Power

I had a dream last night that I’m sharing with you partly so I’ll remember it but also because it may speak to you as it did to me.

I’ve always considered dreams to just be something our mind does to process our experience or a time where we can access our imagination and the treasures of our mind. However, some books I’ve been reading recently have intrigued me in the power of dreams to not just access our unconscious but to also tap into something deeper than that…this is why I’ve been paying particular attention to them of late and perhaps why I’ve noticed more of them recently.

The dream last night was almost marvel or DC Comic-like in its plot. Where several people were waging against a tyrant with the intent for destruction and domination. His hunger was for control, for all to surrender to his power and to be under his influence and doing his bidding.

His cronies were destroying someone – perhaps it was even me (or part of me?) – who was daring to speak up and stand up to him.

And then I saw the master himself, smooth-tongued and hell-bent on destruction. He had gathered some people to him who could take a stand against him.

He was telling them the contracts they had taken with him – the deals to keep safe, but keep small. He was promising them their safety if only they bent to his will.

And then one of the people in that line said ‘but this contract isn’t signed in my true name’.

It wasn’t a trick that the person had played upon this tyrant, signing with a fake name to deceive and render the contract null and void.

It was deeper than that – the realisation that the role we step into of worker, carer, well-behaved, rebel – is not the true nature of who we are and the power we give away doesn’t have to be our path in life.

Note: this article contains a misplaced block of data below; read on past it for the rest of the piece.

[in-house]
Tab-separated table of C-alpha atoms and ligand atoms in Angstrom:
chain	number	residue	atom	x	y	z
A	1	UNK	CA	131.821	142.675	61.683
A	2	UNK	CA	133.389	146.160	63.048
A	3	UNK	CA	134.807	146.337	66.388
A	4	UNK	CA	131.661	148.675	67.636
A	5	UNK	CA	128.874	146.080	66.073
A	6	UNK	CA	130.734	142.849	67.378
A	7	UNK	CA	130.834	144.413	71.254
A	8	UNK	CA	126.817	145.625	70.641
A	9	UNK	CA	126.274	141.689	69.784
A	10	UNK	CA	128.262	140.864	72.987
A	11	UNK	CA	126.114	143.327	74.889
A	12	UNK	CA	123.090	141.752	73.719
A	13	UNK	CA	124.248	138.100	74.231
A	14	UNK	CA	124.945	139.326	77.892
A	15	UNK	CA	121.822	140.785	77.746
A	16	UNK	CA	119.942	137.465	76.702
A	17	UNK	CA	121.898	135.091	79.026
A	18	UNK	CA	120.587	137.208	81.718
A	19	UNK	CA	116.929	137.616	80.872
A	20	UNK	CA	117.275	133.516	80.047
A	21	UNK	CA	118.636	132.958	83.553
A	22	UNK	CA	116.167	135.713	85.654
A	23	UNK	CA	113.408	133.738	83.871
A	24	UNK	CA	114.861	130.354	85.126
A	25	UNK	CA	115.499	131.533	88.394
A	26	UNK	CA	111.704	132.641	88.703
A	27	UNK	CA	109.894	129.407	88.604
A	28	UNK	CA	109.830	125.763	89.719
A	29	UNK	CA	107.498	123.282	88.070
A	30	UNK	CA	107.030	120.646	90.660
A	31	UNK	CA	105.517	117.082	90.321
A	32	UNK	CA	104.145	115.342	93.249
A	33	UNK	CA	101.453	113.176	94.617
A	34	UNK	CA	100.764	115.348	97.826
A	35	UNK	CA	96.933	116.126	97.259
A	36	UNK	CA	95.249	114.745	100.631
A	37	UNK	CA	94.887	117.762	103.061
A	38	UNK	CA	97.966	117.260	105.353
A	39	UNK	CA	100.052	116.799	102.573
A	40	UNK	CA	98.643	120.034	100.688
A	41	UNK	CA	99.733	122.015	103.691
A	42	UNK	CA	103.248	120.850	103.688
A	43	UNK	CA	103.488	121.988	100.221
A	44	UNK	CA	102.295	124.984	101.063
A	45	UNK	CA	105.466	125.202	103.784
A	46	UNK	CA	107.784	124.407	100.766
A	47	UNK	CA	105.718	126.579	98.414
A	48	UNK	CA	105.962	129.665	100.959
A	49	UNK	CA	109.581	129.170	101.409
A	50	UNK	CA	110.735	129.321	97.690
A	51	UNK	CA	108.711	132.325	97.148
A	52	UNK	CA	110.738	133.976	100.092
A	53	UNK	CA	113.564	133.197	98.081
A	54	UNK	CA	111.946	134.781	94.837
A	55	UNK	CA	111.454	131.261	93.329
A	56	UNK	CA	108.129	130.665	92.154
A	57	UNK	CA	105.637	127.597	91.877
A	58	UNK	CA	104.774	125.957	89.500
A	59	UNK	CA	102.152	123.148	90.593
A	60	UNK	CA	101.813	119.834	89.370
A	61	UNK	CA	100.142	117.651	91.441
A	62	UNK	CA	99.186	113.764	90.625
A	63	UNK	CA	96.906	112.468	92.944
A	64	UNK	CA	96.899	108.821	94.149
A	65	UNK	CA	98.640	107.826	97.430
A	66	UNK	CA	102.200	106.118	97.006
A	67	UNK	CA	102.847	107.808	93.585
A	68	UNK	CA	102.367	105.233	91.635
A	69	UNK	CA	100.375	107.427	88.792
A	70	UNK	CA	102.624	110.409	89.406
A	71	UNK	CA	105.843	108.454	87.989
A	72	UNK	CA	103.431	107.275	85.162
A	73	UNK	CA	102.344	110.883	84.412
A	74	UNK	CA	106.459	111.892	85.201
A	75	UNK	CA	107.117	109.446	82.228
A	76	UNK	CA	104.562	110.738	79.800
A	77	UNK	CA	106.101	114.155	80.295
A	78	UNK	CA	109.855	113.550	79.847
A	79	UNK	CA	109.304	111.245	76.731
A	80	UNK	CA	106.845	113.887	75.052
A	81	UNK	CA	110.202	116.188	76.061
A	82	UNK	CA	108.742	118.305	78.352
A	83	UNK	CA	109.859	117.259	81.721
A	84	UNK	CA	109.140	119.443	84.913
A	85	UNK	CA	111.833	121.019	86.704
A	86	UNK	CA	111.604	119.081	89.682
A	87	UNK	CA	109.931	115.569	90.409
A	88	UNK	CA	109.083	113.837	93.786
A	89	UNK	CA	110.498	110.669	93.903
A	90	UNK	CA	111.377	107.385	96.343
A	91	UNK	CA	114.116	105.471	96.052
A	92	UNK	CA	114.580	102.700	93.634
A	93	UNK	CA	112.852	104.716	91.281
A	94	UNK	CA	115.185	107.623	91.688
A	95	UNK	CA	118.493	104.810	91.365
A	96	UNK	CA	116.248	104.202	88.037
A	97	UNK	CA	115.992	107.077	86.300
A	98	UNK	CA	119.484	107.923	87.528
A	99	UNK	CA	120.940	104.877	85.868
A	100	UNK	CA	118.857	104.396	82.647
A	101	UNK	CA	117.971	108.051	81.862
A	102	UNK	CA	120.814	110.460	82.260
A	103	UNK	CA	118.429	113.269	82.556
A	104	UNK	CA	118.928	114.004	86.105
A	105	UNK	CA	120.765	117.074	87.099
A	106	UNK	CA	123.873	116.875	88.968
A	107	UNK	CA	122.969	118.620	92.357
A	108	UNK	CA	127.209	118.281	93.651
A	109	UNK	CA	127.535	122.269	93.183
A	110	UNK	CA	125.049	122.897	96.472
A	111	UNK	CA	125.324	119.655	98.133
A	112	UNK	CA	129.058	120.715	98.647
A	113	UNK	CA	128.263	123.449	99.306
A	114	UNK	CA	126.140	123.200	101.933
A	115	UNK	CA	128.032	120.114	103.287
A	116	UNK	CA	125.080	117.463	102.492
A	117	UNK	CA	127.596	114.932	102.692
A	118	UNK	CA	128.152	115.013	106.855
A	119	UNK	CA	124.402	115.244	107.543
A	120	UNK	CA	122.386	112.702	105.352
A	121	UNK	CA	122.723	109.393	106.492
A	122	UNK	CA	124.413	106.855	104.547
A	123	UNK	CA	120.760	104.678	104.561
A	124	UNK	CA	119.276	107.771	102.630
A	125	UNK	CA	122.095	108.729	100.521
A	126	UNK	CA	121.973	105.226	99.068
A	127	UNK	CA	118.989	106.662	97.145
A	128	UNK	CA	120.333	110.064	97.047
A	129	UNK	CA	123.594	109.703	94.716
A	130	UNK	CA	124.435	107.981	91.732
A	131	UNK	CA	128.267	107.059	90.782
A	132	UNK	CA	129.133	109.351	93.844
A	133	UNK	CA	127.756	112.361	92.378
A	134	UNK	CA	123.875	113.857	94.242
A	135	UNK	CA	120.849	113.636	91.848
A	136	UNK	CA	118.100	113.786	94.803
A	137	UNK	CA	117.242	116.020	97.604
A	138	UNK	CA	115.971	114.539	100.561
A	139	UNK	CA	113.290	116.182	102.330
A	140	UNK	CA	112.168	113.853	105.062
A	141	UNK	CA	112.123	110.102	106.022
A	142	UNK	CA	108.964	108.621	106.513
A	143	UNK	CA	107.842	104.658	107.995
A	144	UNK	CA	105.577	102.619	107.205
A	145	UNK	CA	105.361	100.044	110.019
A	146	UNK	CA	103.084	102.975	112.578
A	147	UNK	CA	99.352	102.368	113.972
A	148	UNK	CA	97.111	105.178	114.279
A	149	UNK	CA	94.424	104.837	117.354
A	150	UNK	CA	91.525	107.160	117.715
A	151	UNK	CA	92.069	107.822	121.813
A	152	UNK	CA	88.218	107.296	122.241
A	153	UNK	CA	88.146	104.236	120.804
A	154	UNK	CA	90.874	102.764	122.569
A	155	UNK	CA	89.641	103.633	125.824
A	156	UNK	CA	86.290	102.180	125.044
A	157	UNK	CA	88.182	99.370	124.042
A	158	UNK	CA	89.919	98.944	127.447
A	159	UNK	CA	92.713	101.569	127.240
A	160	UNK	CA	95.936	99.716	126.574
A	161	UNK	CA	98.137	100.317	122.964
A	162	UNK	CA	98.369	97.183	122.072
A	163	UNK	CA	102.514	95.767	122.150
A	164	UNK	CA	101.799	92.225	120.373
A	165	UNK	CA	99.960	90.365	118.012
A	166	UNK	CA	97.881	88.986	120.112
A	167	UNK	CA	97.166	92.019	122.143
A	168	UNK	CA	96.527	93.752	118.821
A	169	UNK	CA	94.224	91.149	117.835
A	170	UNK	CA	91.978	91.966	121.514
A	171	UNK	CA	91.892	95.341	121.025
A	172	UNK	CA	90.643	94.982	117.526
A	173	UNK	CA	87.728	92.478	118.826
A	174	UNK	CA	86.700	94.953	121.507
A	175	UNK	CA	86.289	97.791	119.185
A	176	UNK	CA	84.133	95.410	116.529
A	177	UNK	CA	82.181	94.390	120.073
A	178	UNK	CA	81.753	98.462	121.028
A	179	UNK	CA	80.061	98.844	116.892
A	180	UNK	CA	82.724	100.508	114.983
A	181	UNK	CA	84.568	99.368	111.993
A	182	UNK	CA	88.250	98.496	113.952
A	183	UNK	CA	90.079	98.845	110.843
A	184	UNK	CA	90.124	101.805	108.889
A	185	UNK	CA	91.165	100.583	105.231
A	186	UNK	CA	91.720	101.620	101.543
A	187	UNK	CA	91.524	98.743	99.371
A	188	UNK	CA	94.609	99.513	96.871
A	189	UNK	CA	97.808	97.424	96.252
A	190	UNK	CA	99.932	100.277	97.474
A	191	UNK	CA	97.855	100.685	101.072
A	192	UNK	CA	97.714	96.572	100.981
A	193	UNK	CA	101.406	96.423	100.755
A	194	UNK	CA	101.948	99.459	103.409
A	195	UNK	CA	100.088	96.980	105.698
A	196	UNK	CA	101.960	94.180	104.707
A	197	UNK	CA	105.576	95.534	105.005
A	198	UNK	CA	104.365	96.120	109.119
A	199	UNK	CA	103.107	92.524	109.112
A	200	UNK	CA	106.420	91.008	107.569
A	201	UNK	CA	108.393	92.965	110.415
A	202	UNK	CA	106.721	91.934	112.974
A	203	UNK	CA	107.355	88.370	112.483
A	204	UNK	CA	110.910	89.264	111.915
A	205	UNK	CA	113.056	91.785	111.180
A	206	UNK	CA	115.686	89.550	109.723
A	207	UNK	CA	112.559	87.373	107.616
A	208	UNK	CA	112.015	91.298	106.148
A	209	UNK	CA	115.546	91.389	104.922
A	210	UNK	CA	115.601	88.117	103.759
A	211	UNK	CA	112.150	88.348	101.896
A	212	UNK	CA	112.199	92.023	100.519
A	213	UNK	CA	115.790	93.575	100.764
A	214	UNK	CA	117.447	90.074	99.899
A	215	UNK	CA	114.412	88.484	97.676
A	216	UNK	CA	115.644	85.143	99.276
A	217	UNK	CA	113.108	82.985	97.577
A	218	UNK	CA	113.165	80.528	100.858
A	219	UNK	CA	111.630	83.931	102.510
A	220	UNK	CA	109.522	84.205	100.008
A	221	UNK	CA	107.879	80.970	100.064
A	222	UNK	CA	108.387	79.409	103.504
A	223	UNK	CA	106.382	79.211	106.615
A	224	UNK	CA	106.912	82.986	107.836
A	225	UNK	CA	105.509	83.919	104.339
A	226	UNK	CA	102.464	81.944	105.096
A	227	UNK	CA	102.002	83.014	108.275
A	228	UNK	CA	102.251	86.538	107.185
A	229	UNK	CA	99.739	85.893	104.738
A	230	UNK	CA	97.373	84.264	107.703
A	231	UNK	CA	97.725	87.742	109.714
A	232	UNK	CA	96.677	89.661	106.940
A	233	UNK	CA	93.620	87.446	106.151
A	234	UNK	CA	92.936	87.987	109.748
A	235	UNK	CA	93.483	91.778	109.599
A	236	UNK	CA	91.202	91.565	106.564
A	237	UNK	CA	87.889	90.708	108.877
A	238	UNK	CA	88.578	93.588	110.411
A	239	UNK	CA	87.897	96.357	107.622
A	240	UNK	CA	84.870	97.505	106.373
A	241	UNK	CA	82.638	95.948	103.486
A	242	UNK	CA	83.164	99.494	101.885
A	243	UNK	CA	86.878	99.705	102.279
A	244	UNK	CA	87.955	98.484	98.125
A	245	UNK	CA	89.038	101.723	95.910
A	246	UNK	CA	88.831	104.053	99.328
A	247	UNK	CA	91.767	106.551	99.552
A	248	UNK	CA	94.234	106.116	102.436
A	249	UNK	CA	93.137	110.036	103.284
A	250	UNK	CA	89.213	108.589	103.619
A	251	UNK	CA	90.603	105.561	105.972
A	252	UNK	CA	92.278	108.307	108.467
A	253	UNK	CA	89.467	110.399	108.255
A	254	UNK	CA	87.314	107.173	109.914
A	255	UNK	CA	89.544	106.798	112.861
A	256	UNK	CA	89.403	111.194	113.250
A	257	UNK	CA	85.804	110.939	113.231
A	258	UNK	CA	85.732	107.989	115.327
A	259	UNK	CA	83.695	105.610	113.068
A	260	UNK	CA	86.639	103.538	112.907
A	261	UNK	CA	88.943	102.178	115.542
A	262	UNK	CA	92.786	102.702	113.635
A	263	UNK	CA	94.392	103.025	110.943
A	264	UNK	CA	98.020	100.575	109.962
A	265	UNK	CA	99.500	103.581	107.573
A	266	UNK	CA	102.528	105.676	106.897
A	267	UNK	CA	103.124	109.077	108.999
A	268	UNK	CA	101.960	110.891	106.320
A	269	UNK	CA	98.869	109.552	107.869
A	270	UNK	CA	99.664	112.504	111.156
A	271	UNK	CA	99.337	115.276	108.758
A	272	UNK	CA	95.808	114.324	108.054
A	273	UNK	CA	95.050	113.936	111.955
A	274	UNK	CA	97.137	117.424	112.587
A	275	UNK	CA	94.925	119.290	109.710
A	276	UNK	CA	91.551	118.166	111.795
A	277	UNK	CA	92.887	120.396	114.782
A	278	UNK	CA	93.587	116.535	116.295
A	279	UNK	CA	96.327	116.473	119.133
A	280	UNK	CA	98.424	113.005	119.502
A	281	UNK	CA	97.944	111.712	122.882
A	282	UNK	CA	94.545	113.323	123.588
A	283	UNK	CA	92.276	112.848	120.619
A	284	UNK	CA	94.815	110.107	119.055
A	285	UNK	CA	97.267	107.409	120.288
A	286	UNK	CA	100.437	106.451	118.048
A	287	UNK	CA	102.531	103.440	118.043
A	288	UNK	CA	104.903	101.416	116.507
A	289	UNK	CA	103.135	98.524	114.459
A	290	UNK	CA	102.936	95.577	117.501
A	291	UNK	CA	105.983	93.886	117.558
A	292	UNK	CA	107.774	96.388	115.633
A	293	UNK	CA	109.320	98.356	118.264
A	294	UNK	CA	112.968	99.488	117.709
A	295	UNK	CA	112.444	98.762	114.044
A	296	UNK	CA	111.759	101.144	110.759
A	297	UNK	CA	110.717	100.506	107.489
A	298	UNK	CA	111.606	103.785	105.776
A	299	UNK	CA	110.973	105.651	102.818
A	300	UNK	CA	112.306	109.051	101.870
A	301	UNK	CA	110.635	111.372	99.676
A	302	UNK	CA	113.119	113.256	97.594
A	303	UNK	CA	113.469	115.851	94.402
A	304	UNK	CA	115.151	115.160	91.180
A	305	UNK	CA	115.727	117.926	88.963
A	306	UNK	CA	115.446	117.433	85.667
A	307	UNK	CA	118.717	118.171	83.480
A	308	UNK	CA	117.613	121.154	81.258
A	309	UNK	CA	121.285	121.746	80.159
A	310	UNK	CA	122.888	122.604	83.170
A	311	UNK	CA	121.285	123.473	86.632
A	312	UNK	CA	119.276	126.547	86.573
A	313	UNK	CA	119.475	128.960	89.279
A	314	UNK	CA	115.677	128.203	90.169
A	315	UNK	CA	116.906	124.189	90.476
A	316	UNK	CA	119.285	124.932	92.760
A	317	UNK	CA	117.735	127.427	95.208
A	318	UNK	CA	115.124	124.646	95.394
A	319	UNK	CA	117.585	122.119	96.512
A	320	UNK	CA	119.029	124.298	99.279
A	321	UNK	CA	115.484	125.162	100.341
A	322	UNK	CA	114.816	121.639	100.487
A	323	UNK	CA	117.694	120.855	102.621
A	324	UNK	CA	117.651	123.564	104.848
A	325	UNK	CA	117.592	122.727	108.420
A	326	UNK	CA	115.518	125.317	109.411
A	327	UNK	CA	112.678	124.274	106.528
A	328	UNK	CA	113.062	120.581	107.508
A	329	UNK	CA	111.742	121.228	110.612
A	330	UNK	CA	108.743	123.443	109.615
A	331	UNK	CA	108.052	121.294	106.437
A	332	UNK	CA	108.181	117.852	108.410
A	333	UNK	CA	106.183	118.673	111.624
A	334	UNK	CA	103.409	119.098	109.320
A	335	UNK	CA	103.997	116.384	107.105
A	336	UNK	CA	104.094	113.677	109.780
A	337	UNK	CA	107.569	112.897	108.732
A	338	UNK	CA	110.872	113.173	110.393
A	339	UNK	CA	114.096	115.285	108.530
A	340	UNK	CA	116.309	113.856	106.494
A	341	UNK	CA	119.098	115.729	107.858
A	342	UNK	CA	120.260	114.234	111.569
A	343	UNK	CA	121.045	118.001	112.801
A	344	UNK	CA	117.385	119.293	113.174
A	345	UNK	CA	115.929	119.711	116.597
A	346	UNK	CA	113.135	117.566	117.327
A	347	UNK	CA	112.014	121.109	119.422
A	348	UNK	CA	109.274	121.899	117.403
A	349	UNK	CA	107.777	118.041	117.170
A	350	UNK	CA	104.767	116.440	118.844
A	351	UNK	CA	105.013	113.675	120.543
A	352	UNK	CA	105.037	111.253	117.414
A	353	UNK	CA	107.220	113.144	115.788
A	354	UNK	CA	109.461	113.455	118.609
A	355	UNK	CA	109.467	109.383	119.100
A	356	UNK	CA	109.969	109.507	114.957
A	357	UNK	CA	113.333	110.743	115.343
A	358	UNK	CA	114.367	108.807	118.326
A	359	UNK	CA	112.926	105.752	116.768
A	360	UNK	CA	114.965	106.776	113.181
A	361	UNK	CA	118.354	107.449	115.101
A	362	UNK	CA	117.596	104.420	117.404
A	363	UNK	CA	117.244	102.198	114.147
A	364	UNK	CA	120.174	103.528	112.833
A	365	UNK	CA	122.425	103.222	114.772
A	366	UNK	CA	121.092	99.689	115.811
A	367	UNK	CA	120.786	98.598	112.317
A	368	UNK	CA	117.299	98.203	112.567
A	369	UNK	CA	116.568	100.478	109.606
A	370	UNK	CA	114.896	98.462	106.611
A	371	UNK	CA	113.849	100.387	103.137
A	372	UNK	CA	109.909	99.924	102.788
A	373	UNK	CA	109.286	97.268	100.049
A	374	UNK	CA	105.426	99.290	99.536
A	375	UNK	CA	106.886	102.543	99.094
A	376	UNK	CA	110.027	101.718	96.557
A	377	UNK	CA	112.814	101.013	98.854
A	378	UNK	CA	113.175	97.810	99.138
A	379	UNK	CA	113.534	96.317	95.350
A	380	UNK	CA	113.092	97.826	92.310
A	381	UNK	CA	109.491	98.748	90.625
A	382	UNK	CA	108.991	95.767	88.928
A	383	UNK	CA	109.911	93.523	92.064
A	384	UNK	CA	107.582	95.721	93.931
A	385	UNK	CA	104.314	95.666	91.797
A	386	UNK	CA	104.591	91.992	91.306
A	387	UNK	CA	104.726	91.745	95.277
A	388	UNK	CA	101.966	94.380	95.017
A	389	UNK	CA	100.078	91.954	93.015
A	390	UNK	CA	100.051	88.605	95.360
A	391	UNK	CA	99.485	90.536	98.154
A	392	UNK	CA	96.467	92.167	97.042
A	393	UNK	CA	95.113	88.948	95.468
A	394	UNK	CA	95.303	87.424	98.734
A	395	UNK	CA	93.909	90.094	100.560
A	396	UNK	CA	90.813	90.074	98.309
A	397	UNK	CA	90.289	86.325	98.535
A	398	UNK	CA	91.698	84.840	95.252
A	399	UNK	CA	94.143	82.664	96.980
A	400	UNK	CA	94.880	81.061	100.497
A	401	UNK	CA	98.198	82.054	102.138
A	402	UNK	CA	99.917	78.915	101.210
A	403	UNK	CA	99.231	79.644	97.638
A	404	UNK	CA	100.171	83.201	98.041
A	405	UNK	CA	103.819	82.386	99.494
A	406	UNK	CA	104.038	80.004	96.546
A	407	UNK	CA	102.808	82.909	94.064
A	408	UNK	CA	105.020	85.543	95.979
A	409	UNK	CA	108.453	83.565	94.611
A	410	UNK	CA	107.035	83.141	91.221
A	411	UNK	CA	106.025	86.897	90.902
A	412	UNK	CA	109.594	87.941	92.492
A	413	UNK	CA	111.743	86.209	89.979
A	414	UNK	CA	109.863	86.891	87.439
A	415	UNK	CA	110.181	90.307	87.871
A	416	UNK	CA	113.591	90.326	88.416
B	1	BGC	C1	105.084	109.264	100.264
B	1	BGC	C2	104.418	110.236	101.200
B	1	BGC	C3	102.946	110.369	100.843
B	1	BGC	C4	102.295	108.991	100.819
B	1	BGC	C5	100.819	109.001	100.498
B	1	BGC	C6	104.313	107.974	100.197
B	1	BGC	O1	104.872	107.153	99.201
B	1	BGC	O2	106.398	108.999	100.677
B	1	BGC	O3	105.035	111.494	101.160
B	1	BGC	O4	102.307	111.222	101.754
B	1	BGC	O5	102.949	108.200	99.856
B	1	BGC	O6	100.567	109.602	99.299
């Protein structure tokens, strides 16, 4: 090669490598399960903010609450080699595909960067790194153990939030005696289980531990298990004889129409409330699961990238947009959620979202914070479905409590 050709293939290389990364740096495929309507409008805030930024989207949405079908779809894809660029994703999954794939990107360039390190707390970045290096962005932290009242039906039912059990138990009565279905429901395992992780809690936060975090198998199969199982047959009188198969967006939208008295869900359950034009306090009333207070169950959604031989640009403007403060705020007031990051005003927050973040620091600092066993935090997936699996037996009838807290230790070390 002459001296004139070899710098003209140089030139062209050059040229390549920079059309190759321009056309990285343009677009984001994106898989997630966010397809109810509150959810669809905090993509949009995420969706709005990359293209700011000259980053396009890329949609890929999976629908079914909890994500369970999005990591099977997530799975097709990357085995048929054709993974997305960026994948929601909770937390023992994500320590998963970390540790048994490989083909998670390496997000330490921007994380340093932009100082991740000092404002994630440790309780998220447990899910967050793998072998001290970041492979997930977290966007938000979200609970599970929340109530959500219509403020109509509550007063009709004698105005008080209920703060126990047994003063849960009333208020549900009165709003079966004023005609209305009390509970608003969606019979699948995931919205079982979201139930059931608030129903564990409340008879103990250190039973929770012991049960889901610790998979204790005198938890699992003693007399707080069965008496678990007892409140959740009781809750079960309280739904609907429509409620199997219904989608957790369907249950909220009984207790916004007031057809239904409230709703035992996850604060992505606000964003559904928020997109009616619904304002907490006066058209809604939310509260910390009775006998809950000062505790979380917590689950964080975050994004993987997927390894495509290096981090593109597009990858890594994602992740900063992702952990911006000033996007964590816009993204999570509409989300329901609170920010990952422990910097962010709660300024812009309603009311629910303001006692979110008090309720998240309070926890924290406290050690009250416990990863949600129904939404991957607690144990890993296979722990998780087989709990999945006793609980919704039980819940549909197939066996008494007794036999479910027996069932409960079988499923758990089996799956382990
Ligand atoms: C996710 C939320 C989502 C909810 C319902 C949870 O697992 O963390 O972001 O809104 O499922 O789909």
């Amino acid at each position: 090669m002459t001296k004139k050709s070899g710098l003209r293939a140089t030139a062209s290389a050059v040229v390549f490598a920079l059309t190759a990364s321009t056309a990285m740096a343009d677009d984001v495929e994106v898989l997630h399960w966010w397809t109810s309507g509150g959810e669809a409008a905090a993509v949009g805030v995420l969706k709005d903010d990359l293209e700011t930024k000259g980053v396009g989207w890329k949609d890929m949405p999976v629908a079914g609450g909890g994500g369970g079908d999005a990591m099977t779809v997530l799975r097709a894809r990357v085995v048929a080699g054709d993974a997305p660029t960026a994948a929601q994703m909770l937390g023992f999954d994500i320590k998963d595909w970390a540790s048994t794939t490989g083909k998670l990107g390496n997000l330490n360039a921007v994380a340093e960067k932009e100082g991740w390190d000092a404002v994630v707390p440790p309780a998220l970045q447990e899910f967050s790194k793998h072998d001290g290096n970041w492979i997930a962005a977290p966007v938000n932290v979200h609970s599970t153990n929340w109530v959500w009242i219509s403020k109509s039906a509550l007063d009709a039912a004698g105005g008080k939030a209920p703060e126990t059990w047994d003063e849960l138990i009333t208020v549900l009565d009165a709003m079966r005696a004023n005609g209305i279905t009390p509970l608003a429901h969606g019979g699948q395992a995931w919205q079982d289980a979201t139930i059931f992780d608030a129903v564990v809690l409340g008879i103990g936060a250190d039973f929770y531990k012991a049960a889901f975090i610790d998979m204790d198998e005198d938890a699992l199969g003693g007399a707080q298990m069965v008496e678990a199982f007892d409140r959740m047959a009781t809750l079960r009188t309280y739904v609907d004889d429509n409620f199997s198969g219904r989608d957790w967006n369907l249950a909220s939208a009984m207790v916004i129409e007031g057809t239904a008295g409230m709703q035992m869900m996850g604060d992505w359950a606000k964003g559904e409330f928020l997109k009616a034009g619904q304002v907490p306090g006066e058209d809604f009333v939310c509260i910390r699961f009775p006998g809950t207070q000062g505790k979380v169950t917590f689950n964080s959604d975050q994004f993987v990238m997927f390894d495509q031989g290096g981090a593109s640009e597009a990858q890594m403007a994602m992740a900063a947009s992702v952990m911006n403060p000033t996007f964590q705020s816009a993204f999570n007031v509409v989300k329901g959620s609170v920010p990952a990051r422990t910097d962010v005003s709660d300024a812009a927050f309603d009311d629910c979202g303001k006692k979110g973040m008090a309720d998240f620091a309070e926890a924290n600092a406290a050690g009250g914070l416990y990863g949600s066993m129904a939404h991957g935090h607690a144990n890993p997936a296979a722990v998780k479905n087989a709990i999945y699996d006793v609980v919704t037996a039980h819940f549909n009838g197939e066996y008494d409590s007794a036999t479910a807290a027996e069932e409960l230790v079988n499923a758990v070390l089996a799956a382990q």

For we have different names – that speak to our soul’s calling and the irrevocable belonging that is our right.

It reminds me of the final main scene in the Labyrinth when the female lead, Sarah, breaks the spell of the Goblin King, realising that the only power he has over her is the power she gives away to him.

And it also reminds me of this beautiful poem by David Whyte from RIVER FLOW: NEW & SELECTED POEMS:

I can’t say I know my ‘name’ yet – and I’m not fully acquainted with my wild mouth and my song – and perhaps it’s naive to think that I will get ‘there’ in a swift, decisive moment or that it’s a fixed thing.

But I do know that the roles I’ve complied with in life – the carer, the ‘well behaved’, follower of rules, striver of excellence – are not ‘it’ and I feel the call within – the possibility of what it might be to step into my power.

Holiday reflections

I’ve spent a glorious week away on holiday in Wales and want to take a few minutes with you to reflect on what I’ve experienced during my time here.

I’d felt a bit apprehensive about this trip, having felt stretched beyond measure on previous visits here in the early years of motherhood and in need of a proper rest after the past four months of lockdown.

But despite having planned in time alone, I didn’t need to take any space by myself. I truly enjoyed everything that we did as a group – swimming, hiking, chilling, cooking – so much so that I felt out of sorts last night….a feeling I discovered to be a sadness of leaving this bliss, this reprieve from ‘normal’ life.

So here are my thoughts from this week.

Grounded

I can see and feel how much I’ve changed over the past year.

Part of the joy this week was thanks to the company – people who had no expectations of me – and the love and care that they showed Jenson, my son, which gave me a bit more time alone.

However, a big part of the peace was down to me being ok just doing my thing. Not worrying about what others think, not taking on responsibility for the happiness of the people who were here with us, being ok stating what I wanted to do and not worrying about the opinions or needs of others.

I can see that I’ve grown to be ok in my skin. I’m grounded in myself.

And it feels good.

Moving

I also can see how my relationship with my body and exercise has changed too.

I went on two gorgeous long runs in my time away and went hiking with the group in Snowdonia.

But unlike before, what I loved about this exercise was the feeling of my muscles straining, my heart beating, my body feeling alive with the effort of movement.

Instead of running to be able to eat more or to offset over eating, I ran and hiked for the love of it.

Watching my thinking

I also witnessed my thinking a lot on this holiday. I was able to step back and inquire into unhelpful thoughts.

The few times that I worried about whether it was ok to be spending my time reading or going to bed at 10pm when everyone else was up until 2am, I was able to step back and ask myself what was going on. Why I was worrying about this.